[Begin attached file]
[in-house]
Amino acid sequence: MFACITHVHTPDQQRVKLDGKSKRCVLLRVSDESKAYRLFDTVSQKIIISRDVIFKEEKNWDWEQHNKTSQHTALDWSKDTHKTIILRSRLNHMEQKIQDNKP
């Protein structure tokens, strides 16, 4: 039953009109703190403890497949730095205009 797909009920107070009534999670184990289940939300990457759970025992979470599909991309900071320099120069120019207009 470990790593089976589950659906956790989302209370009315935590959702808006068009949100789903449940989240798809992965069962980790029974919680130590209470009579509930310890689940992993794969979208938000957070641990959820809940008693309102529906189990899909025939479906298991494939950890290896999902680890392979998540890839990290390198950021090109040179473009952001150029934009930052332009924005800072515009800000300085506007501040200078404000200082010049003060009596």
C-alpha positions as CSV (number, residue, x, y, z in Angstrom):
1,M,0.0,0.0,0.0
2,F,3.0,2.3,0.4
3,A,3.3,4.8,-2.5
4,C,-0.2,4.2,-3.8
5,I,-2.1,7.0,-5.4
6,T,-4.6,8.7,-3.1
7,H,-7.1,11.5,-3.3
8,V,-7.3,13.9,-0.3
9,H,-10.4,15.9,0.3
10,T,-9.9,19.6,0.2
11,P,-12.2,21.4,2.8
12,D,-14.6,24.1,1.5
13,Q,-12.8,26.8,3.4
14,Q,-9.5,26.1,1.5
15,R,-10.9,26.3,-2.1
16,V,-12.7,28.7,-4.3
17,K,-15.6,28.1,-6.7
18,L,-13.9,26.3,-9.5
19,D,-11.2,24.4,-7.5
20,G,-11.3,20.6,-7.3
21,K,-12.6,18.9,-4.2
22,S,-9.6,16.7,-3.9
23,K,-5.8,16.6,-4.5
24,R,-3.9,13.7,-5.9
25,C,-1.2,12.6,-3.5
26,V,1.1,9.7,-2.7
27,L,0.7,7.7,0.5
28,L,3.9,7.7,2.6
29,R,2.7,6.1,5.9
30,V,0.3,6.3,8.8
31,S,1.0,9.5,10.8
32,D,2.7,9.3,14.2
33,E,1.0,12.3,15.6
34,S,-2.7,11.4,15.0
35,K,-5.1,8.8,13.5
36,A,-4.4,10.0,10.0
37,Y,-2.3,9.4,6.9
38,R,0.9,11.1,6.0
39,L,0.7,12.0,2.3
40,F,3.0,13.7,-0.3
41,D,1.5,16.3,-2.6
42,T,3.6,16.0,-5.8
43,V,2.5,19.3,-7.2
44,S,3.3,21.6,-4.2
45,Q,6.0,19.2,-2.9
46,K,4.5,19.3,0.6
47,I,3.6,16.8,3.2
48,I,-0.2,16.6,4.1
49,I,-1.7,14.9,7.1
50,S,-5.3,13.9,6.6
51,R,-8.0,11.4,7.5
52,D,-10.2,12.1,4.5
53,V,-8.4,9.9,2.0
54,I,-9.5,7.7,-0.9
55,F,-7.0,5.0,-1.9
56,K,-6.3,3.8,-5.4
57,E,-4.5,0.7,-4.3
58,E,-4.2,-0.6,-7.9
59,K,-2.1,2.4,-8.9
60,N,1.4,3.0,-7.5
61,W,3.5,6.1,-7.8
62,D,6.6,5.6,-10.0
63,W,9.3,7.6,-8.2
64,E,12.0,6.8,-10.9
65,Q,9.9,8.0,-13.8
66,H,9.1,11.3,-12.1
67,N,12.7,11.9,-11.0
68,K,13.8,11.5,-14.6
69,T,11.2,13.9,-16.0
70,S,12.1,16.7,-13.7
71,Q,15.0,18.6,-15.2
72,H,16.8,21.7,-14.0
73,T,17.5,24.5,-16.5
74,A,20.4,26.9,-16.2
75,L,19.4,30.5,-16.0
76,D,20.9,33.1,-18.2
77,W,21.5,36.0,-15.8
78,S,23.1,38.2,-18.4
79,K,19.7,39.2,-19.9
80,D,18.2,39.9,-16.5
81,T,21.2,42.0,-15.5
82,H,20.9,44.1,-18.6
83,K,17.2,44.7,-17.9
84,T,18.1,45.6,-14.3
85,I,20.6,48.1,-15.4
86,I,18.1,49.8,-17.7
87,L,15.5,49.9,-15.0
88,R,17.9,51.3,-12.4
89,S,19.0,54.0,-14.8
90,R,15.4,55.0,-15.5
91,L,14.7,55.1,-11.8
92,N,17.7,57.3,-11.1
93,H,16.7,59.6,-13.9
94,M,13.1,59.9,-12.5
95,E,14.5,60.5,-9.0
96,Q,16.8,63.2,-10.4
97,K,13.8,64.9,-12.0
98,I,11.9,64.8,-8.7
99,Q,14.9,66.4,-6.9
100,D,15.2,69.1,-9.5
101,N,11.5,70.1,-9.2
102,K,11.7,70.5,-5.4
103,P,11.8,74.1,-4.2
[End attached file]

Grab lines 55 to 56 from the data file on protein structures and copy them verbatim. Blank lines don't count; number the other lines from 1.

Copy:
51,R,-8.0,11.4,7.5
52,D,-10.2,12.1,4.5